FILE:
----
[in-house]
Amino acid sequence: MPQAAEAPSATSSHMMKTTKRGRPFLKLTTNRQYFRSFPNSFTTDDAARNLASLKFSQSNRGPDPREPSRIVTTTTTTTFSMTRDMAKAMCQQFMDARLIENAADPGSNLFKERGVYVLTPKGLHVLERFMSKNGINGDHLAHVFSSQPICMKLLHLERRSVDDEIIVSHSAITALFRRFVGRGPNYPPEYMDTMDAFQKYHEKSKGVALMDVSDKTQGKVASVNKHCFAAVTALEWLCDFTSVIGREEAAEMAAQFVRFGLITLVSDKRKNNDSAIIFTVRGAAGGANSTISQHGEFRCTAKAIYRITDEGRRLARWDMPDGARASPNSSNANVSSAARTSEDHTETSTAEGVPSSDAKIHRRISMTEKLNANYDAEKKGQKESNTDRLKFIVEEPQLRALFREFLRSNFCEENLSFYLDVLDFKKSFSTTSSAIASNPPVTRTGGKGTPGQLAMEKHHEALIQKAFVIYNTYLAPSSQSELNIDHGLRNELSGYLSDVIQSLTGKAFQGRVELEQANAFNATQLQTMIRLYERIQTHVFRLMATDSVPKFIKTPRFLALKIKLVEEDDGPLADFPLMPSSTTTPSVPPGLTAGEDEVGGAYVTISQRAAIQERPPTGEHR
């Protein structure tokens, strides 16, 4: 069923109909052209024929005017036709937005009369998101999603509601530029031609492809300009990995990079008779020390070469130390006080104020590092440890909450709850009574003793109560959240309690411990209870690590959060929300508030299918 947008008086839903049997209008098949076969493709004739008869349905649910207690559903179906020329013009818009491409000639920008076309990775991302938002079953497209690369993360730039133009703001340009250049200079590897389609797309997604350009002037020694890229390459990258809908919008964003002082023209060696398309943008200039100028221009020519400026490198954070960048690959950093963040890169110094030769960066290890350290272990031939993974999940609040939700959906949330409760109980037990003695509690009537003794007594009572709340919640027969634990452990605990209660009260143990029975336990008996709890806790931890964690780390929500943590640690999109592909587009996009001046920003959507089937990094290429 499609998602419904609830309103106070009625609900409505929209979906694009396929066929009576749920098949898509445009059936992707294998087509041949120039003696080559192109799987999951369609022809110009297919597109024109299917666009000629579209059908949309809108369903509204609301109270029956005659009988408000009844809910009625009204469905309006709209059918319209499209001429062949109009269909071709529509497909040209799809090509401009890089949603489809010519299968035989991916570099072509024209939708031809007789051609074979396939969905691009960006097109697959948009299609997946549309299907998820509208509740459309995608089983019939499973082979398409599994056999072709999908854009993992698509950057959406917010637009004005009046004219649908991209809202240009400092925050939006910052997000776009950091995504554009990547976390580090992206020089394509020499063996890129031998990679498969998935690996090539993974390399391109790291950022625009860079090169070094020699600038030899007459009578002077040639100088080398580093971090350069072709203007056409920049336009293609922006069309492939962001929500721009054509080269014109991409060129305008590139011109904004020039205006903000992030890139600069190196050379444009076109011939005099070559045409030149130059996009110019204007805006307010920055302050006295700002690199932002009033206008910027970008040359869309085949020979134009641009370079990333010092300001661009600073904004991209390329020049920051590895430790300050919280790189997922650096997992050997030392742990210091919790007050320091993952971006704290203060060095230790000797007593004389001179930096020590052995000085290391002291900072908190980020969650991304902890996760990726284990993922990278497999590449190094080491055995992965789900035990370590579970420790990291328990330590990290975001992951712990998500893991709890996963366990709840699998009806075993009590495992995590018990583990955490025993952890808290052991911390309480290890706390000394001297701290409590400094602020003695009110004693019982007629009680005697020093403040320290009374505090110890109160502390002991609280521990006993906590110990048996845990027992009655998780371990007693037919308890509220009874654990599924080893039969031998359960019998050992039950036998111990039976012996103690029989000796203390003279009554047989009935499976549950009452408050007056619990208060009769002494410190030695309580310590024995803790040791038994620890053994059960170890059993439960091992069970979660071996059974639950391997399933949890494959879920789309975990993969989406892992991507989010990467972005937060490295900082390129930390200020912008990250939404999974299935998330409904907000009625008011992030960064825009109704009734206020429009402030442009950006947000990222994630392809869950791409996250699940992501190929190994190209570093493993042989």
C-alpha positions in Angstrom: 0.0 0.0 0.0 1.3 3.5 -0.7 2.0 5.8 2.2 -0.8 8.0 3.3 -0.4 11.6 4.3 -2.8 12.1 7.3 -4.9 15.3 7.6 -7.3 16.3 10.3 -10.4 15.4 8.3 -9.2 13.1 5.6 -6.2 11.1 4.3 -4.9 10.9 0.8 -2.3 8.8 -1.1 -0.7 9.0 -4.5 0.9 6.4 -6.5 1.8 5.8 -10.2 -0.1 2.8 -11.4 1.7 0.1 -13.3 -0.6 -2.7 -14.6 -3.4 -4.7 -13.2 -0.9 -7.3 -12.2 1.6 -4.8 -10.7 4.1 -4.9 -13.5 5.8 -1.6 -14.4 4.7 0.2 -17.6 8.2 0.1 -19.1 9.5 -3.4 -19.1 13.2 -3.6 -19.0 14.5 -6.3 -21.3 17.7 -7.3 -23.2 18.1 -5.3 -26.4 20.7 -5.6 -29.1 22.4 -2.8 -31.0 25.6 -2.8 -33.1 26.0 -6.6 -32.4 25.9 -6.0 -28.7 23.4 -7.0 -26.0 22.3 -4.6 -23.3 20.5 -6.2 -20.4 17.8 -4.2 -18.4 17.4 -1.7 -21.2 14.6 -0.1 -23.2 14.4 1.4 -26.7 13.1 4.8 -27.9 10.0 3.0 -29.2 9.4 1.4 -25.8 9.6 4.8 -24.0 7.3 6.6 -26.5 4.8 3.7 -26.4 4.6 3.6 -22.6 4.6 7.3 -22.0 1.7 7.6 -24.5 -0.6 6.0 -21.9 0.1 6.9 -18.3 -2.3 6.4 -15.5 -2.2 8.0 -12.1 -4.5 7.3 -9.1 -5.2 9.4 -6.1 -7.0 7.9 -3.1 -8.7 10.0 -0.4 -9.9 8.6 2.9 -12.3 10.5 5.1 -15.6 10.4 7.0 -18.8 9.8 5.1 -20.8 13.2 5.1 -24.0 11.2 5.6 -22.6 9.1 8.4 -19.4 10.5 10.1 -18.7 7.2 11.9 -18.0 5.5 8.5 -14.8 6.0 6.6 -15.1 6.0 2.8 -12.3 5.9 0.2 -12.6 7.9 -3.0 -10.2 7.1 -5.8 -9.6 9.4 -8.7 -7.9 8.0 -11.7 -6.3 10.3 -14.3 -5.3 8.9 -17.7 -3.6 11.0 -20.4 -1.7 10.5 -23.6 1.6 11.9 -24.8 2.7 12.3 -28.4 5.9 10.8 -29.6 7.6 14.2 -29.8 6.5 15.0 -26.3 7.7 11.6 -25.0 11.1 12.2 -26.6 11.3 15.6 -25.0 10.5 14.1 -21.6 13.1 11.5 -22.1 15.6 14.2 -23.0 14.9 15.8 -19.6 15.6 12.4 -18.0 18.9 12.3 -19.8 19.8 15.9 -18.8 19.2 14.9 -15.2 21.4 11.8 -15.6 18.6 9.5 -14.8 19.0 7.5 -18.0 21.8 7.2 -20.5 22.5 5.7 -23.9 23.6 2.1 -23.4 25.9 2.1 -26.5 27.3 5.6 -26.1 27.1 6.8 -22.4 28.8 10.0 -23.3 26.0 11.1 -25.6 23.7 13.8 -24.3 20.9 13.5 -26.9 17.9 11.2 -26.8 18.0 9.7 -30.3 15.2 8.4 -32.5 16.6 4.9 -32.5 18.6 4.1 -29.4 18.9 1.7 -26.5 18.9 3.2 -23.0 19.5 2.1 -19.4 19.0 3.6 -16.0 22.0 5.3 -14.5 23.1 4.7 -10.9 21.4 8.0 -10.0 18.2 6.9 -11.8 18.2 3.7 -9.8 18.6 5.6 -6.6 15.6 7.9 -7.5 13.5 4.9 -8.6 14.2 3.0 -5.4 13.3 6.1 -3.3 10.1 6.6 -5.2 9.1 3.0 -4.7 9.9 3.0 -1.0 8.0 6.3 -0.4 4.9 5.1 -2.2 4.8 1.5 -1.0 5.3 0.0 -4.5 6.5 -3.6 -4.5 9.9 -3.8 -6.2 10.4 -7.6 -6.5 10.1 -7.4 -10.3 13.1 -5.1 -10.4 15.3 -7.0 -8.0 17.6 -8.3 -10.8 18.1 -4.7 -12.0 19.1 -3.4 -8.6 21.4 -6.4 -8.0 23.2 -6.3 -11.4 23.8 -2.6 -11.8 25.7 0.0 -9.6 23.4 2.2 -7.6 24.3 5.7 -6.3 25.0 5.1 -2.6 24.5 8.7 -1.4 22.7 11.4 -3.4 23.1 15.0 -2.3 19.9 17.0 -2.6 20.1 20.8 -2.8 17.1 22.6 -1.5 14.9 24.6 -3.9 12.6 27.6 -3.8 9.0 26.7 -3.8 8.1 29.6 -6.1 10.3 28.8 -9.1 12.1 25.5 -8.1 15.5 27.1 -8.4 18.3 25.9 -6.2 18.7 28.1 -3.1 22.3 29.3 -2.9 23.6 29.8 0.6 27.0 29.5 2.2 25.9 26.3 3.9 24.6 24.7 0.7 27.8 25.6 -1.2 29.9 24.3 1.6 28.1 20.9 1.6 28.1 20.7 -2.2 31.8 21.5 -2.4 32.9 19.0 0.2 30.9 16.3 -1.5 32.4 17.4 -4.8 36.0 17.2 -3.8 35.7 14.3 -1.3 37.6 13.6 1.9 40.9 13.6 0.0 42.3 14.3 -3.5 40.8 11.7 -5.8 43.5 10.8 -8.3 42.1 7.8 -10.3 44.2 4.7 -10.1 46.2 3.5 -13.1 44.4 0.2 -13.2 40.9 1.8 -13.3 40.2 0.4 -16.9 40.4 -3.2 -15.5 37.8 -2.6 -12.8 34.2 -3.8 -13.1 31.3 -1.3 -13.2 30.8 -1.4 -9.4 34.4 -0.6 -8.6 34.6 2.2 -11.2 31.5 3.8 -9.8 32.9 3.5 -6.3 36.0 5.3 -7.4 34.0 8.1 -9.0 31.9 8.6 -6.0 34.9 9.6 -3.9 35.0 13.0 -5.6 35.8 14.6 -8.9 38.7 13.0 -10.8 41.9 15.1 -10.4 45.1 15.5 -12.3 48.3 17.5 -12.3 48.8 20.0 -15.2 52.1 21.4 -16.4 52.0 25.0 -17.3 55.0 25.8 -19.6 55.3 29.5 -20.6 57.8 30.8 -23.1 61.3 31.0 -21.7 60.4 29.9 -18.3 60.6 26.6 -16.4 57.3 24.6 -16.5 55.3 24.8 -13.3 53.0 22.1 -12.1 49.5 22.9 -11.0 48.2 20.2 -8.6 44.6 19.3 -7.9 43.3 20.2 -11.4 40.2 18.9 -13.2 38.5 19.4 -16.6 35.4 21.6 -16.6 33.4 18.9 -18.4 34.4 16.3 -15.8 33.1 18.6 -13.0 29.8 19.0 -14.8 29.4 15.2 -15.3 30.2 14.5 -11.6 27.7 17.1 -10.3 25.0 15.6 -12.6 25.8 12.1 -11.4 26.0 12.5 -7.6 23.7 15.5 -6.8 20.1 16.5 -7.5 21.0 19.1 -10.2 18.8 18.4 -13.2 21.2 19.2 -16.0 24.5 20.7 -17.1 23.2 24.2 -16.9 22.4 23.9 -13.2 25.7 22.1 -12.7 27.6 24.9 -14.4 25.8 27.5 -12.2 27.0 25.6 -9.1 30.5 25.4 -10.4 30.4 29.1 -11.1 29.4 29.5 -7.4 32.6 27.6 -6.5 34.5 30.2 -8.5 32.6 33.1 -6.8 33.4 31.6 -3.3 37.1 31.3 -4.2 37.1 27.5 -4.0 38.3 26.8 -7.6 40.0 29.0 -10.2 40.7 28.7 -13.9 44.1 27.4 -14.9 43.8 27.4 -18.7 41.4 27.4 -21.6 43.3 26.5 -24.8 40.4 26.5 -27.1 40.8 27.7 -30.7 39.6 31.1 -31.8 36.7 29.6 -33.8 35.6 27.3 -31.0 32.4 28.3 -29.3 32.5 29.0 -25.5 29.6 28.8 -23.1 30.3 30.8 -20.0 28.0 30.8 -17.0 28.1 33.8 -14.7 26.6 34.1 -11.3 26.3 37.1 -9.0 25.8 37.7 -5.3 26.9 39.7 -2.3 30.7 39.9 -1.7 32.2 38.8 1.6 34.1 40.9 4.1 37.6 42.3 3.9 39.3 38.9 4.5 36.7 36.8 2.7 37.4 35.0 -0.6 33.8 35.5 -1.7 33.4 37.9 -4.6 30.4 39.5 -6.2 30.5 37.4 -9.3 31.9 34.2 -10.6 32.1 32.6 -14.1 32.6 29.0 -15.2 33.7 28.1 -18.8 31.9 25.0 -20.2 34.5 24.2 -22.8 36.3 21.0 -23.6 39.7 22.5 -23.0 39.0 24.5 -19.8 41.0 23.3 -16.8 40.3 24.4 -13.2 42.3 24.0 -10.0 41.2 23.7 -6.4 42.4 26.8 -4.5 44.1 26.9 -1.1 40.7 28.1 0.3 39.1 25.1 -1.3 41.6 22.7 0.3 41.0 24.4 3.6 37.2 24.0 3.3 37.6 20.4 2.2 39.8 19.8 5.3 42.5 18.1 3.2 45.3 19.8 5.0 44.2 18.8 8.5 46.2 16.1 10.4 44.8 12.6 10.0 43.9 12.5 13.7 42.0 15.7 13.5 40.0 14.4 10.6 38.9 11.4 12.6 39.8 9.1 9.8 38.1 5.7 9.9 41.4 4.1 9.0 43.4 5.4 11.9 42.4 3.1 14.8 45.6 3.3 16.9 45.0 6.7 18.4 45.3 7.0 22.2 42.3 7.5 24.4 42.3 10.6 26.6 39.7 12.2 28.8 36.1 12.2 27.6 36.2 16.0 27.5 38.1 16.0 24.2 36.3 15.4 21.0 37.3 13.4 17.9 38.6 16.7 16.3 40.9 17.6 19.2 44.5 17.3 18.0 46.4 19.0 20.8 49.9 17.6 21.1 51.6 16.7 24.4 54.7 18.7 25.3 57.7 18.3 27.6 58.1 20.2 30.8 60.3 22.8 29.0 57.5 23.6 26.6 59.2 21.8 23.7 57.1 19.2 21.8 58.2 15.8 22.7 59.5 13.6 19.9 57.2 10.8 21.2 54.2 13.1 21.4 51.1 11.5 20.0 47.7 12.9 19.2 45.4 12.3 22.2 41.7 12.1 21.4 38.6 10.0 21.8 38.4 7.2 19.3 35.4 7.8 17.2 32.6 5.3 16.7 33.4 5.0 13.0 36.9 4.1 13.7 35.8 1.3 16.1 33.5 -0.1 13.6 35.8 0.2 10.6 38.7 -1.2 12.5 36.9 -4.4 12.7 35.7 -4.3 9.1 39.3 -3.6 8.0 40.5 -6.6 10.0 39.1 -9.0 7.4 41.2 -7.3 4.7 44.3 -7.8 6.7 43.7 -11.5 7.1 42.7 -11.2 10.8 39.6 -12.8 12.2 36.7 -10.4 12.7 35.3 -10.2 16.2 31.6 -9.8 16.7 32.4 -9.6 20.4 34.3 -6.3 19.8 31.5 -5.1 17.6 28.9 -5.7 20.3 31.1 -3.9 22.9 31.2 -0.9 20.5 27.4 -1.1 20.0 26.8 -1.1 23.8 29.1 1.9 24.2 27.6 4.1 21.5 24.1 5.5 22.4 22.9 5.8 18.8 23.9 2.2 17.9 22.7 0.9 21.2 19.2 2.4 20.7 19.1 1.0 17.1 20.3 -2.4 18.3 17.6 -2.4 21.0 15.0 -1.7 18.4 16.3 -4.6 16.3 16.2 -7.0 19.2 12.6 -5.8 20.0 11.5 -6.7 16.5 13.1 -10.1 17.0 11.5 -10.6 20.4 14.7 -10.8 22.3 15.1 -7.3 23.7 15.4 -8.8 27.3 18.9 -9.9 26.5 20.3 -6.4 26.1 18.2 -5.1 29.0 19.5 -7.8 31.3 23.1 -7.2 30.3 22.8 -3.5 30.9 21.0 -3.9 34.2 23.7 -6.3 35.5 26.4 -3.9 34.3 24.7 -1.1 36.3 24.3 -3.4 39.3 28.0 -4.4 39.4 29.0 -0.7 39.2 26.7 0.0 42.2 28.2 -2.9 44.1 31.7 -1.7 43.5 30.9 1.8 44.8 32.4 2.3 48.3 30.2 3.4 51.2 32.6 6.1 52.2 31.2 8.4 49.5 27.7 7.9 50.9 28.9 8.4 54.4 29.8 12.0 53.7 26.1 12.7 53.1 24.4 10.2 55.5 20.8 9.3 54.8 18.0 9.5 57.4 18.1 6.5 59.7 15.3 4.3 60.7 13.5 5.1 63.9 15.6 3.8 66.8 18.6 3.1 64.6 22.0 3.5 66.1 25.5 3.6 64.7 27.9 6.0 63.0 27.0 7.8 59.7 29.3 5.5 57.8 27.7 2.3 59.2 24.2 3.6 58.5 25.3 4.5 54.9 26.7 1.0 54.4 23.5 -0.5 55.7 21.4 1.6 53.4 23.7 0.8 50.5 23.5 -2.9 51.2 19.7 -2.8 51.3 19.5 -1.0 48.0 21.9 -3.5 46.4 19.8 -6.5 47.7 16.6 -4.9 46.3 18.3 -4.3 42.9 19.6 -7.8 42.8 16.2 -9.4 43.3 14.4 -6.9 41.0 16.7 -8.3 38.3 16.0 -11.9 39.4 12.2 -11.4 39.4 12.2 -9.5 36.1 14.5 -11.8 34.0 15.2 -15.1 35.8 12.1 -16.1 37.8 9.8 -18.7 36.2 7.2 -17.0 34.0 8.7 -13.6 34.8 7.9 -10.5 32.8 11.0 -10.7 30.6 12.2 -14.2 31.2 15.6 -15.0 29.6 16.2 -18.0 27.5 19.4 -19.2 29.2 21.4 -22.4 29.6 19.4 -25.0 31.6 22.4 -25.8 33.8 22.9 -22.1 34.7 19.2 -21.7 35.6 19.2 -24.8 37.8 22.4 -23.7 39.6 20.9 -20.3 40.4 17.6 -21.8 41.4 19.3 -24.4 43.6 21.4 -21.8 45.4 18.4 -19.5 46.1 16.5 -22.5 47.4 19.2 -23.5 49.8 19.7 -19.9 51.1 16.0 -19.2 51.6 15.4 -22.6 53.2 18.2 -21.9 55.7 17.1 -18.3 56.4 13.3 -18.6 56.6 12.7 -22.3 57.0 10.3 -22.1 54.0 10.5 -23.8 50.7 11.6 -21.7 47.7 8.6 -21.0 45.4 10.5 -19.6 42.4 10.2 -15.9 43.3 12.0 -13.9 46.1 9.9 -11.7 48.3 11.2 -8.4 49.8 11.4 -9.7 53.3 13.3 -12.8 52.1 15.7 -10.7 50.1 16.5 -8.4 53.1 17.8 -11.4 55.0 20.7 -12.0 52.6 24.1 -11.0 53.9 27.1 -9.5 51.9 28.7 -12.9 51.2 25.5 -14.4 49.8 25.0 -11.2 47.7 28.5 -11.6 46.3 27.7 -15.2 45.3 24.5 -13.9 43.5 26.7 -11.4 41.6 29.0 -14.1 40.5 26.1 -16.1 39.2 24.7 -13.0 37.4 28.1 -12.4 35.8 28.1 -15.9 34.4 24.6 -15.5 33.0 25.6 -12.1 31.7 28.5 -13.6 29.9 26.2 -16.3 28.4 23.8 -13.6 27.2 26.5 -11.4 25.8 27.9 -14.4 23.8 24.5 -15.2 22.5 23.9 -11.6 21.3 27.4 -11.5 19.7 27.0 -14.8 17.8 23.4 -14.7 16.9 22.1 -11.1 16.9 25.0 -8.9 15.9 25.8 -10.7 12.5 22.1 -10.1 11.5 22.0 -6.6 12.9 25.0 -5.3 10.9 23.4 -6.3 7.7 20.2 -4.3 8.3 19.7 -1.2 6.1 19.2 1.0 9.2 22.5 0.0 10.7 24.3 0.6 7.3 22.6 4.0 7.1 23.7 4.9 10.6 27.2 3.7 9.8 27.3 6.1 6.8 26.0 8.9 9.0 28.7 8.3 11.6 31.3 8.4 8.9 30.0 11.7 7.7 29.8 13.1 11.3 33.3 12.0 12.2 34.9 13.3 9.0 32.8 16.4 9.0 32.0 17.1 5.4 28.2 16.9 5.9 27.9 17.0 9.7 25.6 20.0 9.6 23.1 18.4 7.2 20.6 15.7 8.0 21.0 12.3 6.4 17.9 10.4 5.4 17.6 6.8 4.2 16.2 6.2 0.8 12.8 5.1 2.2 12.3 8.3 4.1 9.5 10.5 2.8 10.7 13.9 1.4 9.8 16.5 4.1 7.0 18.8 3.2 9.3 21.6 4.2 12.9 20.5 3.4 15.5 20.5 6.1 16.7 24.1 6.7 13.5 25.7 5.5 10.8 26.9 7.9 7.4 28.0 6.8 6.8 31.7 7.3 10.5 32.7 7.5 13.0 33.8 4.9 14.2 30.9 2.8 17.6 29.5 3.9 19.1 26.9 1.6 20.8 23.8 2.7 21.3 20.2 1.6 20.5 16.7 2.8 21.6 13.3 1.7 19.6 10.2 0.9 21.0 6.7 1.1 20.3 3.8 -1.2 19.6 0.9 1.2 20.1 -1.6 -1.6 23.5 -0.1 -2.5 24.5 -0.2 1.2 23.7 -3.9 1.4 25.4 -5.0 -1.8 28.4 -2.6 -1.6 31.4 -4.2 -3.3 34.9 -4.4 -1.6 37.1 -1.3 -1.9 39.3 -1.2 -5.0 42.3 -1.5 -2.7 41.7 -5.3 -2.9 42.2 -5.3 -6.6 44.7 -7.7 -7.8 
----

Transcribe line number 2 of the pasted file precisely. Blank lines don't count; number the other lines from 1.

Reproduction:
Amino acid sequence: MPQAAEAPSATSSHMMKTTKRGRPFLKLTTNRQYFRSFPNSFTTDDAARNLASLKFSQSNRGPDPREPSRIVTTTTTTTFSMTRDMAKAMCQQFMDARLIENAADPGSNLFKERGVYVLTPKGLHVLERFMSKNGINGDHLAHVFSSQPICMKLLHLERRSVDDEIIVSHSAITALFRRFVGRGPNYPPEYMDTMDAFQKYHEKSKGVALMDVSDKTQGKVASVNKHCFAAVTALEWLCDFTSVIGREEAAEMAAQFVRFGLITLVSDKRKNNDSAIIFTVRGAAGGANSTISQHGEFRCTAKAIYRITDEGRRLARWDMPDGARASPNSSNANVSSAARTSEDHTETSTAEGVPSSDAKIHRRISMTEKLNANYDAEKKGQKESNTDRLKFIVEEPQLRALFREFLRSNFCEENLSFYLDVLDFKKSFSTTSSAIASNPPVTRTGGKGTPGQLAMEKHHEALIQKAFVIYNTYLAPSSQSELNIDHGLRNELSGYLSDVIQSLTGKAFQGRVELEQANAFNATQLQTMIRLYERIQTHVFRLMATDSVPKFIKTPRFLALKIKLVEEDDGPLADFPLMPSSTTTPSVPPGLTAGEDEVGGAYVTISQRAAIQERPPTGEHR